NATO’s strategy towards Georgia after the 2008 Russia-Georgia conflict has been following two key objectives: to intensify relations with Georgia to keep the country on the reform track but to prevent it from joining the alliance in order not to irritate Russia. These somewhat contradictory goals are perhaps the result of complex bargaining between supporters and opponents of NATO’s further enlargement, and hardliners and soft-liners in terms of the alliance’s Russia policy. Therefore, to understand NATO’s conceptual ambiguity towards Georgia, we first need to put it into the context of a broader discussion about the future of NATO and its relations with Russia. In academic and policy-relevant discussions about the further enlargement of NATO in the post-socialist area, two opposite opinions have been dominant from the beginning. NATO pessimists, who include the realist International Relations thinkers in the USA and the EU, have been repeating the argument put forward by the Kremlin and the Russian establishment that NATO’s eastern enlargement has been a tragic mistake and instead the West should have tried to accommodate Russia by accepting the post-Soviet area (and previously also Eastern Europe) as the Kremlin’s sphere of influence or as a buffer space between the West and Russia. According to this view, the West was primarily responsible for the crisis with Russia since it disregarded Russia’s legitimate security concerns and tried to intrude into Russia’s sphere of interest. The NATO pessimists view international politics in an old-fashioned manner when might makes right. They barely believe in the right of self-determination of smaller states, and criticise the West for its flawed (read, liberal) view of international politics. At the opposite end of the spectrum there are NATO optimists – a wide array of liberal (but also realist or more pragmatic) policy practitioners, scholars and experts who think that NATO’s open-door policy and deterrence (or the democratic transformation) of Russia is still in the West’s interests. NATO optimists believe in a vision of Europe that is whole and free but also in need of a tougher policy towards Russia.
The West’s policy towards Georgia’s eventual NATO membership after the 2008 Russia-Georgia war manoeuvred between these two extremes: NATO froze the process of Georgia becoming a member but did not entirely abandon the country. In 2017, the NATO Secretary General Jens Stoltenberg described the current stalemate as strategic patience. After the last NATO summit, in his usual brutally honest way, the US President Donald Trump explained what NATO means by strategic patience: “at a certain point [Georgia] will have a chance [to join NATO]. Not right now.” However, the tacit acceptance of Russian concerns by the West, by postponing Georgia’s (and Ukraine’s) NATO membership indefinitely has been balanced by intensified relations outside the membership context. As a matter of fact, since 2008 the relations between NATO and Georgia have only intensified and encompassed many areas. In 2015 NATO and Georgia signed the Substantial NATO-Georgia Package (SNGP), which includes assistance in 13 areas of defence and security-related sectors. As a part of the package, in 2015 NATO opened a NATO-Georgia Joint Training and Evaluation Center (JTEC) in Georgia designed to train Georgian and NATO troops as well as troops from other partner countries. In 2016, Georgia became NATO's Enhanced Opportunities Partner country – a status that provides “all of the privileges that alliance members receive except for the collective security umbrella.”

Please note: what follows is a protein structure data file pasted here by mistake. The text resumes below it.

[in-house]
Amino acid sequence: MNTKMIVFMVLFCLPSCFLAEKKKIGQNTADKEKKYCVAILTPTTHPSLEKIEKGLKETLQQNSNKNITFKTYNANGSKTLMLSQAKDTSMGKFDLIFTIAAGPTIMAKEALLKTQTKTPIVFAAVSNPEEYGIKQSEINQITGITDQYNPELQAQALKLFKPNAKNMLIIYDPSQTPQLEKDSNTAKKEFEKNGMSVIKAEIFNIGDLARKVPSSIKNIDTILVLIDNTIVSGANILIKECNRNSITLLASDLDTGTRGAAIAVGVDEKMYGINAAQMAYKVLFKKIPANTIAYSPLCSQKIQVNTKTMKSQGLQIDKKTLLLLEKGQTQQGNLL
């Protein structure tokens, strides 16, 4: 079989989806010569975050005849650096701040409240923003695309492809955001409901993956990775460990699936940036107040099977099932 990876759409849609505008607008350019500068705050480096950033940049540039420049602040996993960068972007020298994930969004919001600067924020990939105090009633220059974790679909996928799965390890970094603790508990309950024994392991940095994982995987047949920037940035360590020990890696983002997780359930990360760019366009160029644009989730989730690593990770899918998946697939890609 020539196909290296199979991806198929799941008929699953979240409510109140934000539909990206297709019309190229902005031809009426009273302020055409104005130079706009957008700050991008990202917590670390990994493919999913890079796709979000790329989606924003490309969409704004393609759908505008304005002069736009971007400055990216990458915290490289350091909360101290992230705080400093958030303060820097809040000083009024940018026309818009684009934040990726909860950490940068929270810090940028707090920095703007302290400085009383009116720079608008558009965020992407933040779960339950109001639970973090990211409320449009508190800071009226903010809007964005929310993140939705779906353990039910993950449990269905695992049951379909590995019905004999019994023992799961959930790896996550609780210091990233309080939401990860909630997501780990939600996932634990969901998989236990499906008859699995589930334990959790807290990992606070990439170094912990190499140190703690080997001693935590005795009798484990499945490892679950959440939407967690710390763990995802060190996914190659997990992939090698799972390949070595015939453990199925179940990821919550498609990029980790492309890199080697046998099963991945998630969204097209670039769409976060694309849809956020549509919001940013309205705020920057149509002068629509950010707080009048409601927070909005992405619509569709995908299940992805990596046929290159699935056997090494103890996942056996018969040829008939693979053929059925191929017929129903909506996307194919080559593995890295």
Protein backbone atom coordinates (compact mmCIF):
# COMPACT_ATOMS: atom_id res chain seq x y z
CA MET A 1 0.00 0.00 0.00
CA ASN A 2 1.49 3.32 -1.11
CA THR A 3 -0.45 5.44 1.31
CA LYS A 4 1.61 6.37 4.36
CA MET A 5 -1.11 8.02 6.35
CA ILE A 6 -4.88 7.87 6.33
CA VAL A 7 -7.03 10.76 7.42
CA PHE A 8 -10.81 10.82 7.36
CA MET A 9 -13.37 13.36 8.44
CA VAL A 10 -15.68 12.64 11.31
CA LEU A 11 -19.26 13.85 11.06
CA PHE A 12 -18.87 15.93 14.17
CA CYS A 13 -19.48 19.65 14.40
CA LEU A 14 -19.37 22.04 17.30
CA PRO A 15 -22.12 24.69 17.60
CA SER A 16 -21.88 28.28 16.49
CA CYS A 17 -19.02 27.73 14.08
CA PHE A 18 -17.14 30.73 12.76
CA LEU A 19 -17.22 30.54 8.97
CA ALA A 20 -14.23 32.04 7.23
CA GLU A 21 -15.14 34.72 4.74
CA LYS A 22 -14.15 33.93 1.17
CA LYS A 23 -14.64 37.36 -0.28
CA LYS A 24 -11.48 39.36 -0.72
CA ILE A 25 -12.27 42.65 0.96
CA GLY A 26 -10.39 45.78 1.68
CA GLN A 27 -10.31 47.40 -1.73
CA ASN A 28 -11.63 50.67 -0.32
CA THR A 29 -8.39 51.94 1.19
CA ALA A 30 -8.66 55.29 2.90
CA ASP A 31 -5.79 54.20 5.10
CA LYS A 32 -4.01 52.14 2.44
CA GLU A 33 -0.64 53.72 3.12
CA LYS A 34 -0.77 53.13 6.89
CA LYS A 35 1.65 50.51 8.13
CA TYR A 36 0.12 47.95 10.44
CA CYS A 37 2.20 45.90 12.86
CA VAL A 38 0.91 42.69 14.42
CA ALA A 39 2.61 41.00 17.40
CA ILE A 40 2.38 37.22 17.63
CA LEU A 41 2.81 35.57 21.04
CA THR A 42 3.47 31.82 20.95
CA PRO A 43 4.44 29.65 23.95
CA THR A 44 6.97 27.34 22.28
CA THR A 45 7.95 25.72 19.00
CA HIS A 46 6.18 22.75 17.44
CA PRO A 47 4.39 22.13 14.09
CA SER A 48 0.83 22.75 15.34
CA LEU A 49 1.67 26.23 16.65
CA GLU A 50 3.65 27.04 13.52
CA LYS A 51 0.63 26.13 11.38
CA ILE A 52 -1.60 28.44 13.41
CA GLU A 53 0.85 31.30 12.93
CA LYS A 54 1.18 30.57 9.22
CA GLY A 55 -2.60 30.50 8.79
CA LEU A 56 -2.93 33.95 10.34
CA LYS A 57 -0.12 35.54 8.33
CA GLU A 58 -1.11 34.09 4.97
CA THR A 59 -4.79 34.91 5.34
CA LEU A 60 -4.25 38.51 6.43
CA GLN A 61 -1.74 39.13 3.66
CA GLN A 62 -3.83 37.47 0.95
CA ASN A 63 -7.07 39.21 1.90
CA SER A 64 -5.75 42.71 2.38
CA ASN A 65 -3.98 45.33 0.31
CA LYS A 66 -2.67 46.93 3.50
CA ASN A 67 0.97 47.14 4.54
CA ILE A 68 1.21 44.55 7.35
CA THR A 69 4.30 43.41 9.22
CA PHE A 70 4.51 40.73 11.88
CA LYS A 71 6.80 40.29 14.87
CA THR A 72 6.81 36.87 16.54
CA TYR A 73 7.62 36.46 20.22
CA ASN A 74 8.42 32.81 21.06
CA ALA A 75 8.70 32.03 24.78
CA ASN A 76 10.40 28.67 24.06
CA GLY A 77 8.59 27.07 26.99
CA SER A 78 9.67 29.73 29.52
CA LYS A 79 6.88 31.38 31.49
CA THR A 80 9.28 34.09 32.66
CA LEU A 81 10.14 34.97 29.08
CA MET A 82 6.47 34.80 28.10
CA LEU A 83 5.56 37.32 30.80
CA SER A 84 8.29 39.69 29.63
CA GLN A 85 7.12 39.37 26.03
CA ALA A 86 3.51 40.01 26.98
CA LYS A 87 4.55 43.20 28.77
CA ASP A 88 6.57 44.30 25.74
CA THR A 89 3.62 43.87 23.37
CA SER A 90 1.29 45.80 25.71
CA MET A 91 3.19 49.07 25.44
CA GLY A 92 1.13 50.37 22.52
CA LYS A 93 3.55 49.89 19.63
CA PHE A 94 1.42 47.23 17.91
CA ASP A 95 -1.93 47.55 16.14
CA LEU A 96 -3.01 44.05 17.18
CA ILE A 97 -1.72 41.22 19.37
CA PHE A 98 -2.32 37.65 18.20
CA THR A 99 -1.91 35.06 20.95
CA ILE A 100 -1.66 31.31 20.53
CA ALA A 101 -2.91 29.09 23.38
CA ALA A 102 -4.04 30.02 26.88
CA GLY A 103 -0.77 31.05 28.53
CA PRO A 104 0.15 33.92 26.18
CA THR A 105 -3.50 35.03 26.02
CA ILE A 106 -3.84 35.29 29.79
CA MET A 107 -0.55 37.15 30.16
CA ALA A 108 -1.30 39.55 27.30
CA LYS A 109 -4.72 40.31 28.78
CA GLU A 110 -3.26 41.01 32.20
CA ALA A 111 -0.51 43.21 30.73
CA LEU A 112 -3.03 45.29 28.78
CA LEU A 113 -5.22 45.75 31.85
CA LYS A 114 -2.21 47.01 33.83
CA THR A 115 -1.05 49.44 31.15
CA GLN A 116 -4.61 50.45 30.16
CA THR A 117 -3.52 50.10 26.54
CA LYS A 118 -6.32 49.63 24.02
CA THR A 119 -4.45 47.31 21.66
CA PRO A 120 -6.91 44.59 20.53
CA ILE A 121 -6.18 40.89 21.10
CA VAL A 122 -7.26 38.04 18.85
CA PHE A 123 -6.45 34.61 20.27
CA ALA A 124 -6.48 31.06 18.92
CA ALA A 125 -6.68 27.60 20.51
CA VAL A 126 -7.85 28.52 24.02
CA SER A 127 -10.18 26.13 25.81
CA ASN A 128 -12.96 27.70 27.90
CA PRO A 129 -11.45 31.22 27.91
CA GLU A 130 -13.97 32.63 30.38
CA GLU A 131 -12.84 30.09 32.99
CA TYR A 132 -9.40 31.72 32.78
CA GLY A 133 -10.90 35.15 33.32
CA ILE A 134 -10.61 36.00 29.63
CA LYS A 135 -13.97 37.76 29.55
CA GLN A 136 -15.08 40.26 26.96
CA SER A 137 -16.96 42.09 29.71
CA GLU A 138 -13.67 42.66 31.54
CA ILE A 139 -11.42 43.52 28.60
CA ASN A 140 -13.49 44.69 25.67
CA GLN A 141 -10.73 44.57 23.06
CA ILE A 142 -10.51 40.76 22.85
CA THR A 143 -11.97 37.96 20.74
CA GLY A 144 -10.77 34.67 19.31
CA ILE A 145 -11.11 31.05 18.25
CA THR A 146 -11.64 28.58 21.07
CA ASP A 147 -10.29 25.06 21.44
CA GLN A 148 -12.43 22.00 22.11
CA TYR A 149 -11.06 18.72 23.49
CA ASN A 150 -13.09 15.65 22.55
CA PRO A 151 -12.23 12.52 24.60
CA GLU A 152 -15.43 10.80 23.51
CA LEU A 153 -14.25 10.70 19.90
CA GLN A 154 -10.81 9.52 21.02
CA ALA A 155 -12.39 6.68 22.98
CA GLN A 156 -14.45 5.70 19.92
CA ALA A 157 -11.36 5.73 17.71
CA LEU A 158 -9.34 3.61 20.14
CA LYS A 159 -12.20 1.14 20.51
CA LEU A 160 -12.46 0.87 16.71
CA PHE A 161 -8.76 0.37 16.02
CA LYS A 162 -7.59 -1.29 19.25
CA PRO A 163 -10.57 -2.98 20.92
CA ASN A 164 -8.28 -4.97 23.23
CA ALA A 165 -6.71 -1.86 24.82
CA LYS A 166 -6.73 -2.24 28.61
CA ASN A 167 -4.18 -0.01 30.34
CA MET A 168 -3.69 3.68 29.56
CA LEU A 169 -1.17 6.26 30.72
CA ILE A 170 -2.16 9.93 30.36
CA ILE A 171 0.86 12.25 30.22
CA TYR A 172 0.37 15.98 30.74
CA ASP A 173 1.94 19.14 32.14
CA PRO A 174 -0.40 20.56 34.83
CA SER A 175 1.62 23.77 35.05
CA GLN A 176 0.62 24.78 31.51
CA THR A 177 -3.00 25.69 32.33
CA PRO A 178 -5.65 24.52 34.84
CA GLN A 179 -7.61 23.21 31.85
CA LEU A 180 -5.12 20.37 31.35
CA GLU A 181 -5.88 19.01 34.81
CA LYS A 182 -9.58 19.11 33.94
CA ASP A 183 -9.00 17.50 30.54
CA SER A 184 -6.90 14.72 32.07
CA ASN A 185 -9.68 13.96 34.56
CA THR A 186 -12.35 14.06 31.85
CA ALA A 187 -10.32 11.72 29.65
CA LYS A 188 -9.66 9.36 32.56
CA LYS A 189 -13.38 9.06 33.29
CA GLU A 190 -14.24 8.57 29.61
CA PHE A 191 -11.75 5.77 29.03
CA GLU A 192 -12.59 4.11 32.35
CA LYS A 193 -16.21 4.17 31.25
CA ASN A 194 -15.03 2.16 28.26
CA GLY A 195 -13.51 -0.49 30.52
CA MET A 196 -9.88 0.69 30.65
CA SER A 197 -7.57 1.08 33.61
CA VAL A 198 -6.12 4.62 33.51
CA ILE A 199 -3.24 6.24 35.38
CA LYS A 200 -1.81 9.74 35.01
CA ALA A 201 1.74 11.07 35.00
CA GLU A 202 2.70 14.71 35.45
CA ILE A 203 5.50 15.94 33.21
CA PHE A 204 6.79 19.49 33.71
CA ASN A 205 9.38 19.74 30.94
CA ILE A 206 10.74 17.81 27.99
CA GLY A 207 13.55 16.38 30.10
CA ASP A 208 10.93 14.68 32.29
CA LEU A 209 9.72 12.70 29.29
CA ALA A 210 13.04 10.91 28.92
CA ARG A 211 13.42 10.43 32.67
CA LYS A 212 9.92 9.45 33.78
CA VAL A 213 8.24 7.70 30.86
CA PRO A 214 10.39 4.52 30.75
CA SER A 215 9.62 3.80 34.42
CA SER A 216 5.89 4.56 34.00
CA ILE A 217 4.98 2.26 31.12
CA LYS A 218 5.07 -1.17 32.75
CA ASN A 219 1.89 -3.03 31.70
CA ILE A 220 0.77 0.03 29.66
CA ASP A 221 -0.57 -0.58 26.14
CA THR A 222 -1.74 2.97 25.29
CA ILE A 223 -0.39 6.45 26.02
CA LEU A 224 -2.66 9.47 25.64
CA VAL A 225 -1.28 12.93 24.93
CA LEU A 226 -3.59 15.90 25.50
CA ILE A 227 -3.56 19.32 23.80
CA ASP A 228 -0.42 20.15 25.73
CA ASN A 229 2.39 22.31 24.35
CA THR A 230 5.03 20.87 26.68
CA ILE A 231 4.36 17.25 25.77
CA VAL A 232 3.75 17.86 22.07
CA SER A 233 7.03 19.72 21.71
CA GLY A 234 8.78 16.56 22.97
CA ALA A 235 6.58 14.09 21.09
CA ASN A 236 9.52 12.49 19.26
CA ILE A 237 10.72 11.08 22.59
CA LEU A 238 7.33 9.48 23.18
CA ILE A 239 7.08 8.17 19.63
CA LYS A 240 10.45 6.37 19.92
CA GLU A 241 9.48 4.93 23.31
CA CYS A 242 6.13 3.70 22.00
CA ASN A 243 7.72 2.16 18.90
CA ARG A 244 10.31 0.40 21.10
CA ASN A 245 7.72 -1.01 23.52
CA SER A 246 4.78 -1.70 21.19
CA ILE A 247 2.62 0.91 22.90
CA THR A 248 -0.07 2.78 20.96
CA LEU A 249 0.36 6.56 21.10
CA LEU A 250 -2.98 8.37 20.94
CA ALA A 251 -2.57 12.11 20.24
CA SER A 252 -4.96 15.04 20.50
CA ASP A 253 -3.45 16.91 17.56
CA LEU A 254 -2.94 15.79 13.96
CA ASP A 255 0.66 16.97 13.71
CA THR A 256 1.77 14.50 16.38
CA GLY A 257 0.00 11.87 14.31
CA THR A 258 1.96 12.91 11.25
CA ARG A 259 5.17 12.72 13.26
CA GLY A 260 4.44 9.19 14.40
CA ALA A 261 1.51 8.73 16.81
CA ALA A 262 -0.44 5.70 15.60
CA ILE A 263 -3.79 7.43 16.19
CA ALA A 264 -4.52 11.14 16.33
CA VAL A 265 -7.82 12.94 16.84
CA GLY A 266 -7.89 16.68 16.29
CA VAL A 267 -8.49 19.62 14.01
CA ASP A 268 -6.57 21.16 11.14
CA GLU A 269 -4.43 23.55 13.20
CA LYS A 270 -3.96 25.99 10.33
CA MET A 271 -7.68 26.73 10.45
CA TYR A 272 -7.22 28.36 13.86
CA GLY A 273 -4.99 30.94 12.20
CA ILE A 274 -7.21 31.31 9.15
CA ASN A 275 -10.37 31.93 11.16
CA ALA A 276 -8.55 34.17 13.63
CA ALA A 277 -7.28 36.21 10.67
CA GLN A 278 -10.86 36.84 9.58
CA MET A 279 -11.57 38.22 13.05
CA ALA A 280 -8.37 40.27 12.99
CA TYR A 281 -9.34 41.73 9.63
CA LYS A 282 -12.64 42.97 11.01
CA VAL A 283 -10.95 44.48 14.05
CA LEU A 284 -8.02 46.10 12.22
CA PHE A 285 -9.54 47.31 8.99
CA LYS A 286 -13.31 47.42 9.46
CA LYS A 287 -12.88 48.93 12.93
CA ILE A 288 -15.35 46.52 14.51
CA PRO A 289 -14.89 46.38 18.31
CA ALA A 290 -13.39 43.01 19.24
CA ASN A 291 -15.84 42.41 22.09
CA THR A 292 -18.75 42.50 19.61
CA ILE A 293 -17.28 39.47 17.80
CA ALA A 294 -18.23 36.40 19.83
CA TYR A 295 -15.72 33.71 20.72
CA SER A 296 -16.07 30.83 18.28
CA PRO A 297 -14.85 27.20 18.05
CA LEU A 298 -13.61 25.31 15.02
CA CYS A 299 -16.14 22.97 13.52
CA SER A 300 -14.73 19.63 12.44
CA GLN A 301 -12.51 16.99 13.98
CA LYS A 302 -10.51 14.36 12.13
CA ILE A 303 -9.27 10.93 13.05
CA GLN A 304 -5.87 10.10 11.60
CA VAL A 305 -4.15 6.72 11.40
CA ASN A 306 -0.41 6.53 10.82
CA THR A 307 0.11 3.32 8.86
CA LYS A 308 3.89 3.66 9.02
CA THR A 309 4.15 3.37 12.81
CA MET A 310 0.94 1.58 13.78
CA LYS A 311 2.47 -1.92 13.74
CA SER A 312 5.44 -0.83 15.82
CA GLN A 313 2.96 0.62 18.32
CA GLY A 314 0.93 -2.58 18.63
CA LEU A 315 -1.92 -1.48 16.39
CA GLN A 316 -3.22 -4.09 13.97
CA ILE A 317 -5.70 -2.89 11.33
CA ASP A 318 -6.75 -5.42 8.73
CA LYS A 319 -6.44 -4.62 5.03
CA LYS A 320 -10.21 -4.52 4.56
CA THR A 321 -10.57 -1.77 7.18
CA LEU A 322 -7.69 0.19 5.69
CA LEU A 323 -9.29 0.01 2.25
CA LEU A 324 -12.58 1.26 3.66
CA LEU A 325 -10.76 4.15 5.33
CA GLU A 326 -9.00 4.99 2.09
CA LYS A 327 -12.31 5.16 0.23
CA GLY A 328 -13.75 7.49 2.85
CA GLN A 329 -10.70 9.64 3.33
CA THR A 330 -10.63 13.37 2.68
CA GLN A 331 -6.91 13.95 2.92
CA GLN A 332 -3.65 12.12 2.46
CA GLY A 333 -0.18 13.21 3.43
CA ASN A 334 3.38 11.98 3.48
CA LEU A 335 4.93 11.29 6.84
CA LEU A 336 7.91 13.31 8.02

However, those tiny carrots cannot replace the golden carrot of the Membership Action Plan (MAP), a key stage that will eventually be followed by actual membership. Indefinite postponement of granting Georgia MAP status has negatively affected the image of the West in the Black Sea country and as a result the support for NATO membership has declined. The MAP became associated with empty promises in Georgian society and became a favourite topic among Eurosceptic and anti-West populist actors, citing the West’s inability to aid or its disinterest in their country. The Georgian government tried to sell the promise given during the 2008 NATO summit in Bucharest that Georgia would become a NATO member one day as something “better than MAP”, a desperate attempt which also became a matter of irony in Georgian public opinion. What is more, intensified relations with NATO failed to improve Georgia’s national security. Although hypothetically NATO (i.e. the US) may certainly be preventing more aggressive actions from Russia, the overall national security of the Black Sea country is still in a very fragile situation, which transcends the conflict areas and contributes to overall instability in the country. In fact, and somewhat surprisingly, the main external security provider to Georgia is not NATO or the US but the EU, with its 200-person monitoring mission that oversaw the 2008 Russia-Georgia ceasefire and post-war situation. Hence, ten years after the 2008 Russia-Georgia War, as NATO membership is not in cards with Georgia at the moment the EU happens to be the only Western actor with (unarmed) boots on the ground.
Photo: Giorgi Rodionov
The views and opinions expressed in this article are those of the authors and do not necessarily reflect the official policy or position of the Italian Institute for International Political Studies (ISPI)